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Let’s debate free school lunches

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Dec 08,2010
Local governments are sharply split over next year’s budget because of their differences on free school lunches. Their position on the free-lunch program depends on two factors: which party the head of a local government belongs to and how many seats a political party has in the local councils.

After the Democratic-Party-controlled city council in Seoul unilaterally passed a bill allowing free school meals, Seoul Mayor Oh Se-hoon, from the Grand National Party, strongly denounced it as a product of “reckless populism.”

The South Gyeongsang council is the opposite. It cut its school-lunch budget in half. The Gangwon council, meanwhile, supports aid to students from low-income families rather than expanding the free-meal program at schools. Amid the tug of war, civil organizations are joining the fight as well, clashing with their opponents across the country.

Conflict is not an unusual phenomenon when it comes to budgets. But the most important question is how to achieve social justice. If the current dispute deteriorates, it can lead to a strange situation in which students are provided with free lunches in some areas but not in others. We instead should have a standard approach and consensus on the issue.

In Seoul, the city government refuses to cooperate with the city council, while the council is demanding the resignation of the mayor with the Seoul education superintendent harshly criticizing the mayor. As a result, the city administration is nearly paralyzed. We urge both the mayor and the education superintendent to have a head-to-head debate on the issue to find a mutually satisfactory solution.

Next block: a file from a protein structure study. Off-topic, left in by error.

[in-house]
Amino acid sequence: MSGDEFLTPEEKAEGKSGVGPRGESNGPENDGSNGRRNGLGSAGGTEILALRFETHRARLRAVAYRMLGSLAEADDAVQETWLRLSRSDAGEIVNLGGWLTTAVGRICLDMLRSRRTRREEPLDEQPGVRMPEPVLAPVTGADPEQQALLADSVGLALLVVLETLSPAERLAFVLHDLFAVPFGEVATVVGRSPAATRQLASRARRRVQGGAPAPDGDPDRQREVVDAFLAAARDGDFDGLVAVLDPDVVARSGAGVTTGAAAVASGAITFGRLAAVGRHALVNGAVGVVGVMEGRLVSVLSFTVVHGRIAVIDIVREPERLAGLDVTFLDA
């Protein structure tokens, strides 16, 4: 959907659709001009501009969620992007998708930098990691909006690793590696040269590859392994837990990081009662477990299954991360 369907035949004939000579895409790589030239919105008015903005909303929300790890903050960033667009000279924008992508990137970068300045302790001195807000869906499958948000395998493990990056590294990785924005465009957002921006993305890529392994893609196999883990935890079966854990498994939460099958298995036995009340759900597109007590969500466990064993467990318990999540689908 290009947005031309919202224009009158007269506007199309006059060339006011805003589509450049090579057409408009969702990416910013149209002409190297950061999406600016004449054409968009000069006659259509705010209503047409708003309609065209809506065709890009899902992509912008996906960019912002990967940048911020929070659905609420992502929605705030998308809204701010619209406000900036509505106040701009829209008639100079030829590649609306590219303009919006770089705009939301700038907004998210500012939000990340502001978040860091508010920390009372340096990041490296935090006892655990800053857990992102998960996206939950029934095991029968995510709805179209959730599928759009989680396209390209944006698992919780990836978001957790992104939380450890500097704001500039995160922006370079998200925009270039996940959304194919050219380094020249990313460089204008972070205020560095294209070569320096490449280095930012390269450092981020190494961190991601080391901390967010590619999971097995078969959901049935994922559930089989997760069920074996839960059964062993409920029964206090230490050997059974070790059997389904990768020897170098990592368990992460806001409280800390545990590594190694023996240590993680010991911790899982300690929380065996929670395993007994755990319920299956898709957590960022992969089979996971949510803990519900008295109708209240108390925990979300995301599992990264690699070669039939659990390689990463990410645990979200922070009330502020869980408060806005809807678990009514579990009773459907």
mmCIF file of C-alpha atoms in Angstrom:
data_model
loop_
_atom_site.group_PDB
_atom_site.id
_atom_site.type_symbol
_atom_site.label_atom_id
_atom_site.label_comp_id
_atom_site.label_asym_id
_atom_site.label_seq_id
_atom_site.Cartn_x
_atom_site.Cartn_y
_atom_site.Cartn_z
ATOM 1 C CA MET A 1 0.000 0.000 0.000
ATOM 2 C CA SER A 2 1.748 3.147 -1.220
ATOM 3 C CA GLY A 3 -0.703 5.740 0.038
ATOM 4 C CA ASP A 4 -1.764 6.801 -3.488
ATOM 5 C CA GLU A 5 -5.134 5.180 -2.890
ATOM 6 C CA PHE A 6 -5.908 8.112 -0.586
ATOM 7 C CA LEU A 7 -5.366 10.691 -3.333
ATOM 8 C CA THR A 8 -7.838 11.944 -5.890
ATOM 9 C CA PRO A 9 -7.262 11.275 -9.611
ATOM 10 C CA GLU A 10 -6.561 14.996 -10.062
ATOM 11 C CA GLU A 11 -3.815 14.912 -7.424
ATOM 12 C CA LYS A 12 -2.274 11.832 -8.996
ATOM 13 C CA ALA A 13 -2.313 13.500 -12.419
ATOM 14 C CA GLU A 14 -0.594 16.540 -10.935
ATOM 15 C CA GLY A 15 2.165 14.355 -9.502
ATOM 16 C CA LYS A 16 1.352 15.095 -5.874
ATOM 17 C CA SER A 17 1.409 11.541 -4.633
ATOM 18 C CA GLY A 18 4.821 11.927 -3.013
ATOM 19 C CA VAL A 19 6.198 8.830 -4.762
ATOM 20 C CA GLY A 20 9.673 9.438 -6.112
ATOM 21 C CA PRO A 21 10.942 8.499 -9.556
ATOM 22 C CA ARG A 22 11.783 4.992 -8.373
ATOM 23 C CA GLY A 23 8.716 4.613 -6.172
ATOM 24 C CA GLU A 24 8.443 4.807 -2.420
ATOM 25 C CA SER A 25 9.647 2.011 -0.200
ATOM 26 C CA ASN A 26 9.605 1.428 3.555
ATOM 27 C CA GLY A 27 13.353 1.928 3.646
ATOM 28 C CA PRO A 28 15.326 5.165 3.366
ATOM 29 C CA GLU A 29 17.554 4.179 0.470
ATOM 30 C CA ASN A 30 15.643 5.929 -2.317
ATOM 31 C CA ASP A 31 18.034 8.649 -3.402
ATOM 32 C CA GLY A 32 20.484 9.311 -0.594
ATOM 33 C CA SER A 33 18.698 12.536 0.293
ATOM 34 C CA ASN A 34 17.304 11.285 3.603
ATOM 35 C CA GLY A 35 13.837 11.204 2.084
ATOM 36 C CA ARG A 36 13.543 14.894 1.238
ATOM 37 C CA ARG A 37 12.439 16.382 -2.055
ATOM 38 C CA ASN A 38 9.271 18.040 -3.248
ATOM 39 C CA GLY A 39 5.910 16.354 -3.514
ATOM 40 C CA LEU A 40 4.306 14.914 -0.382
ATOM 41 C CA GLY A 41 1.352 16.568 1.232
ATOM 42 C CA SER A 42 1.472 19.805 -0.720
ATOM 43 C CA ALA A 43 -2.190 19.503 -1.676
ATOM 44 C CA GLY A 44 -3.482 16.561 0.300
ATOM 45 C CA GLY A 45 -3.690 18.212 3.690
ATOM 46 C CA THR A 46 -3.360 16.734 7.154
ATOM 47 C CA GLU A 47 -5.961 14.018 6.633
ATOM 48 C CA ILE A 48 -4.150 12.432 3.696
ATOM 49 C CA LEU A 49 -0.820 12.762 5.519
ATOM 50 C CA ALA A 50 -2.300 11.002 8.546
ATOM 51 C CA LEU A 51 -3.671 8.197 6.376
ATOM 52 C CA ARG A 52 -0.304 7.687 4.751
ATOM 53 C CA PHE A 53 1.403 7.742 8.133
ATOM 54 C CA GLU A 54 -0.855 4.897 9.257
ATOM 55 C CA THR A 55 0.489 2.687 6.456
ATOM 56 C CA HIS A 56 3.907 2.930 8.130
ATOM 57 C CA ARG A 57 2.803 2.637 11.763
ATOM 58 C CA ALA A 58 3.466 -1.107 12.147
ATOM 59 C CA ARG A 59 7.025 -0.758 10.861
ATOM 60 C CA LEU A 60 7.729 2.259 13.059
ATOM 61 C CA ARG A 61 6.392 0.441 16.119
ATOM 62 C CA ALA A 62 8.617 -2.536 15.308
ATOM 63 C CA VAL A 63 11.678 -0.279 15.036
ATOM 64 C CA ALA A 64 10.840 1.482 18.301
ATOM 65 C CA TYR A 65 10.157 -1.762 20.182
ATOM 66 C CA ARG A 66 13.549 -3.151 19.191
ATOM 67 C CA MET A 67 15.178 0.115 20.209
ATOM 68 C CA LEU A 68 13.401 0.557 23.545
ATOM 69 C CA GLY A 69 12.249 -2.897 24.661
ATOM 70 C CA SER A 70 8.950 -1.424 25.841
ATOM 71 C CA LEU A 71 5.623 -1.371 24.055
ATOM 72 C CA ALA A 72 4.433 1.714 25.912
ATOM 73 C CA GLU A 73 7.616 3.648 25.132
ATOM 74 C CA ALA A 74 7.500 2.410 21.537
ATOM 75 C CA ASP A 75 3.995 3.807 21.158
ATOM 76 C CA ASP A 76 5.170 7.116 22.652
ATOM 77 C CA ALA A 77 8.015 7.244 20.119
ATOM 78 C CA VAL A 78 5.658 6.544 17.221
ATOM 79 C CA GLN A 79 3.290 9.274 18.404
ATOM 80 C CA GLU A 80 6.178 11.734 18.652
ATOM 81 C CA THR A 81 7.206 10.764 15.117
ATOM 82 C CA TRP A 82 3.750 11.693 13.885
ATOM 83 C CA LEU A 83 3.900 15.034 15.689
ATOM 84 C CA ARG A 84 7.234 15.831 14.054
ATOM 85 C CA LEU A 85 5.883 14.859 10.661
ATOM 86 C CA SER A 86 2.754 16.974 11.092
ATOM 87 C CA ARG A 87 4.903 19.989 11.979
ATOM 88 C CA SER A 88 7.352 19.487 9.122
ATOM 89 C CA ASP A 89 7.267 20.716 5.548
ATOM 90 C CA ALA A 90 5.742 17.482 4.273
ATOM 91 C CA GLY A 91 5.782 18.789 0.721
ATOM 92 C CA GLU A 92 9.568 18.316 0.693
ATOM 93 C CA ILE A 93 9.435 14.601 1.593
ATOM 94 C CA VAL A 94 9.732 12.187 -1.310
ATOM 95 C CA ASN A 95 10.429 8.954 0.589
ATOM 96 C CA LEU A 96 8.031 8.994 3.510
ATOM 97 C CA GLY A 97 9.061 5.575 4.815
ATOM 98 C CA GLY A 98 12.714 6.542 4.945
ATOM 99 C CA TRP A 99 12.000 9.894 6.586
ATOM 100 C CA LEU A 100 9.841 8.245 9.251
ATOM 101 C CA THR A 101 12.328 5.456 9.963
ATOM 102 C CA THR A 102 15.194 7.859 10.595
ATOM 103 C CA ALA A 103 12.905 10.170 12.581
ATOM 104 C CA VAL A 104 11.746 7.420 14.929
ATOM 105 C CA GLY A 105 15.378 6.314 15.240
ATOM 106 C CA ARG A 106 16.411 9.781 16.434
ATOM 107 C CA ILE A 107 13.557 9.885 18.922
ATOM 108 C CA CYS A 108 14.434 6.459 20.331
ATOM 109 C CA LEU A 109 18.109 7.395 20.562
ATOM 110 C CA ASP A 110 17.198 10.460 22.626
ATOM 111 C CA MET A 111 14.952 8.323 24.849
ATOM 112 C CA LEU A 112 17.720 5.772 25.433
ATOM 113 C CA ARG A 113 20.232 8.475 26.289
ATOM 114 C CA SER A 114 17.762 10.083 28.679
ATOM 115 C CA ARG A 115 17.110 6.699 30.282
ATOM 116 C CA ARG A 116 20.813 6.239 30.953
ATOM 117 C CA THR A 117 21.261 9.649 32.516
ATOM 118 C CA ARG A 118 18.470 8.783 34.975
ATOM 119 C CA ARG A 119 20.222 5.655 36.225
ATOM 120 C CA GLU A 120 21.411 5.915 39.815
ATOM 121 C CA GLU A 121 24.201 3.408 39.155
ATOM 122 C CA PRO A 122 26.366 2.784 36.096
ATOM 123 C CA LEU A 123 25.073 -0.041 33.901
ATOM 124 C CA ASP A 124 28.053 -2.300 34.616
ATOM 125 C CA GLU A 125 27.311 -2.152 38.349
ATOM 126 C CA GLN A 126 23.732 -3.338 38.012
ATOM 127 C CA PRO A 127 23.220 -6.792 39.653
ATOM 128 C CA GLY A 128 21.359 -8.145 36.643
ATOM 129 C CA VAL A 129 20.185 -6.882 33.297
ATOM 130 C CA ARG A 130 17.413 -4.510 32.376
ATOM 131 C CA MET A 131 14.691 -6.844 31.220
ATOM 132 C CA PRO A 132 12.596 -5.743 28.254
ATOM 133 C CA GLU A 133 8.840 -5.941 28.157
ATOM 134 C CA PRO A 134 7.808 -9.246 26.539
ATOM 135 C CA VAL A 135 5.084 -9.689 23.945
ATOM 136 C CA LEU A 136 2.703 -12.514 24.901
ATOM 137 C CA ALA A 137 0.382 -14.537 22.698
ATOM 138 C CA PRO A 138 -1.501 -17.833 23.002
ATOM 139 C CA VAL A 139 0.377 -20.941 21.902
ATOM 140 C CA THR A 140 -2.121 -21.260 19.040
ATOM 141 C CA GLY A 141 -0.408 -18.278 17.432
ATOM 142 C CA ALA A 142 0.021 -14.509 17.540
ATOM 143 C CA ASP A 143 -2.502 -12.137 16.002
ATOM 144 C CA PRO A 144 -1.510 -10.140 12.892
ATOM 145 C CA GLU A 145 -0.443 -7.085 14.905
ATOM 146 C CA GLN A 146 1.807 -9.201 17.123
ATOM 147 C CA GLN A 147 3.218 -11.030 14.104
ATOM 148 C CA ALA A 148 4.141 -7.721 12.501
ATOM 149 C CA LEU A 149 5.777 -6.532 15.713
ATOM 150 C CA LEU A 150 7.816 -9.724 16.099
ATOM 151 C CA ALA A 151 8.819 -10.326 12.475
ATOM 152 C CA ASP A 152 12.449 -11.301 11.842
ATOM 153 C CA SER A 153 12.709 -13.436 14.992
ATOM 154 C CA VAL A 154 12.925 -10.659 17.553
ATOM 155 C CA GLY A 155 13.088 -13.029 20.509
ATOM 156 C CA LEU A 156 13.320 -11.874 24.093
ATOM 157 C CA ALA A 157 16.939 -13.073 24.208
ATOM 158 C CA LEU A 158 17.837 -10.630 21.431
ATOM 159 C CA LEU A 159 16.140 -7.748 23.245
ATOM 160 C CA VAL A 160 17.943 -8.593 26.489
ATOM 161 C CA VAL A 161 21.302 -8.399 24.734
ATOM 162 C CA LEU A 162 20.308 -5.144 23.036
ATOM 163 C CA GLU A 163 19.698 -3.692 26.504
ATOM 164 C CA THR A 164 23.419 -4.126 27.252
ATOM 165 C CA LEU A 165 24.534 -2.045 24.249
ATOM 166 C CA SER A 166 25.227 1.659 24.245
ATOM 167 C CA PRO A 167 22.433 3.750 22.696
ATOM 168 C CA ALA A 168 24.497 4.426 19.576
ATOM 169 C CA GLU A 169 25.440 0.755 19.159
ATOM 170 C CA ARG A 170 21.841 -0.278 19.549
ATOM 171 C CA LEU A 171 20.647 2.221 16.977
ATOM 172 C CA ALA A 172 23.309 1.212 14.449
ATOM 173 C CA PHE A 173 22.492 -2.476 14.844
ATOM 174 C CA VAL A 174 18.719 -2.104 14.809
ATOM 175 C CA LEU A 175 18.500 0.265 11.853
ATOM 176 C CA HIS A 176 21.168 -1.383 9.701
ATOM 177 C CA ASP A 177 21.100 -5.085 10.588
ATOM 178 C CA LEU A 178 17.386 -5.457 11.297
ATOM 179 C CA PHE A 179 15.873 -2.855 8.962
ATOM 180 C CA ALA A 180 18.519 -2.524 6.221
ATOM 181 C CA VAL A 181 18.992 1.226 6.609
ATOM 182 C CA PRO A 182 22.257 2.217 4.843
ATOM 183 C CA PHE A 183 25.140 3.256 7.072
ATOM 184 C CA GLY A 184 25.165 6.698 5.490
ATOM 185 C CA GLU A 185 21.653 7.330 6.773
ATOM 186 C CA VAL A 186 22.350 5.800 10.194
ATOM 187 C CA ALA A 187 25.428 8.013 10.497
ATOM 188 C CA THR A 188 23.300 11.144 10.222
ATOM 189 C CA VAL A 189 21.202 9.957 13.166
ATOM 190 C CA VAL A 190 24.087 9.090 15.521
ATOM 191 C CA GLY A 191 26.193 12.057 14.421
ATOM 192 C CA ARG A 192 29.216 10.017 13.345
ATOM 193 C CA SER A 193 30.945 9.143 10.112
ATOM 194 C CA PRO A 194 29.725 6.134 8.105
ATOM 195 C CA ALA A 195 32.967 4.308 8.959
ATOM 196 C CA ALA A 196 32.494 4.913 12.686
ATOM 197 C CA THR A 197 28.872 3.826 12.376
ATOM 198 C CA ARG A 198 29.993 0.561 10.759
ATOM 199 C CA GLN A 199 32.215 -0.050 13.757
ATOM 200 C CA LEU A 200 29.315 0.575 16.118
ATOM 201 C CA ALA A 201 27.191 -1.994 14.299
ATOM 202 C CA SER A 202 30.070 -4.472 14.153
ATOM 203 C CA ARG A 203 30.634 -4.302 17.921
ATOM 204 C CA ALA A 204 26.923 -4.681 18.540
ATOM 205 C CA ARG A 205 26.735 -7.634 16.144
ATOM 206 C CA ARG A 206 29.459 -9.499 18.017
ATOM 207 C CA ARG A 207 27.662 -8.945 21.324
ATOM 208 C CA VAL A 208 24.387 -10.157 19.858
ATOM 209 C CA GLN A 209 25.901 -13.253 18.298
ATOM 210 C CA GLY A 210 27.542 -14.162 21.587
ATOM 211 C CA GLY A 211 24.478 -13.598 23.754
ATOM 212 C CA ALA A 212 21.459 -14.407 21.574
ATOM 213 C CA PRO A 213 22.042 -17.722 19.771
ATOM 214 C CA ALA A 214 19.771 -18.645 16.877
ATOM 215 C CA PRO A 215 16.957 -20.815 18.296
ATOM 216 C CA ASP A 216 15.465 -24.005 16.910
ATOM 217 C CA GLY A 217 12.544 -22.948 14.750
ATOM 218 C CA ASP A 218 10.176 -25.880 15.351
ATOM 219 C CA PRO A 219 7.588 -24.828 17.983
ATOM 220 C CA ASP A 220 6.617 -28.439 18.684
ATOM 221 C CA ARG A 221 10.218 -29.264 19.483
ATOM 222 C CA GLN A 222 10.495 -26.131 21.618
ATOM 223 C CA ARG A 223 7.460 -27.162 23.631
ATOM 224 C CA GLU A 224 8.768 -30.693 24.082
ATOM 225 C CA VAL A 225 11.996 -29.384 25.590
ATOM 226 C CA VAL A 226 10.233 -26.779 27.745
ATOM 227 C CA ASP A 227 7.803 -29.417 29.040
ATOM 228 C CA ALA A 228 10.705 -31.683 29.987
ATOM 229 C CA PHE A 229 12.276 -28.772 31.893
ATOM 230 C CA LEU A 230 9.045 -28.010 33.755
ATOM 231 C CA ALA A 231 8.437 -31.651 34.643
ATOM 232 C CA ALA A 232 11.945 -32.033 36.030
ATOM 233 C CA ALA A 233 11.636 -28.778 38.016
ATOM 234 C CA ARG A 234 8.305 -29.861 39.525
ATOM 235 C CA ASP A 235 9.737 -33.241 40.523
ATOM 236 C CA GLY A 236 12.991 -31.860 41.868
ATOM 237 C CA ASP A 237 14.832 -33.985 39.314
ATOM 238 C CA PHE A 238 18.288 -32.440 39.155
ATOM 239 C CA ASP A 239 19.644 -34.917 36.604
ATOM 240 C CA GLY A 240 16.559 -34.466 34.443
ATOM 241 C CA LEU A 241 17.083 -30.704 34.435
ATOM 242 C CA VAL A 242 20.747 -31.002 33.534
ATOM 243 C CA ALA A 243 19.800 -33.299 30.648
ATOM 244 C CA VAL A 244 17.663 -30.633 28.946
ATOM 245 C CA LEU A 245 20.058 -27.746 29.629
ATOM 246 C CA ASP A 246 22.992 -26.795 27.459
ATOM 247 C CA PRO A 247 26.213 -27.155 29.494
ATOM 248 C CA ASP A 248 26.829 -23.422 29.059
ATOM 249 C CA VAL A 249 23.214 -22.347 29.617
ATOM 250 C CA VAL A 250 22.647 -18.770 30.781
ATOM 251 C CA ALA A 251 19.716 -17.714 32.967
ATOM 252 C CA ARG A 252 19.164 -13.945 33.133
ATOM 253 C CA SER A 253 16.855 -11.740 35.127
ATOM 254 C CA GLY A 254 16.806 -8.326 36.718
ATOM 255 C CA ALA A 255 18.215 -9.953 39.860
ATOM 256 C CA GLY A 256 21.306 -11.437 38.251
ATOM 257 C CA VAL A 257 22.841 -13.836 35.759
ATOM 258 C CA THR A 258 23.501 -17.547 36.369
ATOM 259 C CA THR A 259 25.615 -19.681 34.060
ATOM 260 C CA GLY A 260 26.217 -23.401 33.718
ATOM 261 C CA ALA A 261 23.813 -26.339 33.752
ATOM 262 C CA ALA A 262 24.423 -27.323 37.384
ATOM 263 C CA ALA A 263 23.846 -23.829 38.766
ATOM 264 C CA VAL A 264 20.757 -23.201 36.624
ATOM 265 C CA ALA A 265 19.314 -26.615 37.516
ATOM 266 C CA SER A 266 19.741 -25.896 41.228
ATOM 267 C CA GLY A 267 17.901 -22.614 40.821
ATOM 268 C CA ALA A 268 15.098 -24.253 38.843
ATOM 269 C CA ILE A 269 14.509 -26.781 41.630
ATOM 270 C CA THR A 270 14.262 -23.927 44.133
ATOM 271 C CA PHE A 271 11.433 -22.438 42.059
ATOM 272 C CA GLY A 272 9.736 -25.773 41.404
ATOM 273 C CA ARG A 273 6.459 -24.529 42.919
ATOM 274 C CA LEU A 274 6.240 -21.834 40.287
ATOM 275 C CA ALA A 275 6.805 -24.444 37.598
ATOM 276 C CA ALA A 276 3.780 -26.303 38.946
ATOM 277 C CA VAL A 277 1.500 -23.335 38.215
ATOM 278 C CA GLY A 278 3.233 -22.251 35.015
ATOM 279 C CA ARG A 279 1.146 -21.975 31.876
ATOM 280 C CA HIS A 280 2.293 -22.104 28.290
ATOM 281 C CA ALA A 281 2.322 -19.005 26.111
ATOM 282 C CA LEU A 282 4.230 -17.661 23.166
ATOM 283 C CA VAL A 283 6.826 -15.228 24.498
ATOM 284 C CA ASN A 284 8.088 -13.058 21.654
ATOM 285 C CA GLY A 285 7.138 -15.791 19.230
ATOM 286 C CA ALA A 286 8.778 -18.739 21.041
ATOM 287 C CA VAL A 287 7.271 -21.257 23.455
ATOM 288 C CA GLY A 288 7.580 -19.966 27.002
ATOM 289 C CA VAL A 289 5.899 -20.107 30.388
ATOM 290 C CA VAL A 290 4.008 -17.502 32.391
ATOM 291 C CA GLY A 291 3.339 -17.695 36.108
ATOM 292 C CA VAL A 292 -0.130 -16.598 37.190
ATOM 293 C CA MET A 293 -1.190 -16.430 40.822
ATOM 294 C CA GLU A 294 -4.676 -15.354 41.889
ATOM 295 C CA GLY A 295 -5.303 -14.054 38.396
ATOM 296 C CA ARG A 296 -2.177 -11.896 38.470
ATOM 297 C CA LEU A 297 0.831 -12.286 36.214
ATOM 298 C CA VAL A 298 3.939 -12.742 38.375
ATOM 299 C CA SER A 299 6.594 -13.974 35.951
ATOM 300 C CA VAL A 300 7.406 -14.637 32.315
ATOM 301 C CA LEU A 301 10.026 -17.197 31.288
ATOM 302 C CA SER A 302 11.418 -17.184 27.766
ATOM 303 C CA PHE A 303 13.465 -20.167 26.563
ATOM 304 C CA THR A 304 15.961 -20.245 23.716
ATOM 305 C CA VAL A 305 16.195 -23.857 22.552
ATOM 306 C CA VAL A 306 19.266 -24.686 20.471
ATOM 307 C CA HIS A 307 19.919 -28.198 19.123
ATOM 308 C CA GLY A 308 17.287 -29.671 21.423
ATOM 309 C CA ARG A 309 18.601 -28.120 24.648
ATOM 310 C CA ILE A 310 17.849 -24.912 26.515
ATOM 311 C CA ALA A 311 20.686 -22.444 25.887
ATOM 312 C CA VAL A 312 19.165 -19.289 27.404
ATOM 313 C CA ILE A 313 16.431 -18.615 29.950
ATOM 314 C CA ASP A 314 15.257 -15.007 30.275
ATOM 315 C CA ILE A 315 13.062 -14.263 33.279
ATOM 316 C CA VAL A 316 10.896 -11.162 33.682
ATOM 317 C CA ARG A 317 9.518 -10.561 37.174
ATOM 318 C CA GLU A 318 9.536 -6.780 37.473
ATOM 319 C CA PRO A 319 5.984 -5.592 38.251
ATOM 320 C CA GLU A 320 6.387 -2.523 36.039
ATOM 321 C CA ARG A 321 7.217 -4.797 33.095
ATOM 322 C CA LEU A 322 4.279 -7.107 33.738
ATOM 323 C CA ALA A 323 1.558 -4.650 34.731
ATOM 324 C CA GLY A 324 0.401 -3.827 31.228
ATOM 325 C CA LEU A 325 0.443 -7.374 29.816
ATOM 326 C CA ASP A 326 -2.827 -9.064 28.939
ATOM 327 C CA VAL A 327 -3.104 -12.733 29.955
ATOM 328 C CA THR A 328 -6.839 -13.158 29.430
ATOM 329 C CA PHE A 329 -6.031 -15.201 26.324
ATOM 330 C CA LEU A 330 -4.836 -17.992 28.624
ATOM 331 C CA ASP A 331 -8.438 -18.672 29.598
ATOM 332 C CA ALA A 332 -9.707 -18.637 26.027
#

Of course, the debate should focus first on students and the budget. Both leaders should do their best to come up with concrete ideas on what is the most efficient way to allocate a limited budget for the sake of the students. They should not cling to ideological differences.

Since the Seoul mayor has proposed to education chief Kwak No-hyun that they should have a public debate, Kwak should respond to his offer as soon as possible. It is not desirable for him to reject the mayor’s proposal by thinking that it is a politically motivated move. Kwak’s insistence that with his election, a public consensus was established on the issue is just a self-serving one. How then does Oh’s election as mayor get explained, even though he pledged to fight against the free-lunch program? It is time for both of them to meet to talk things over, not to exchange verbal attacks.



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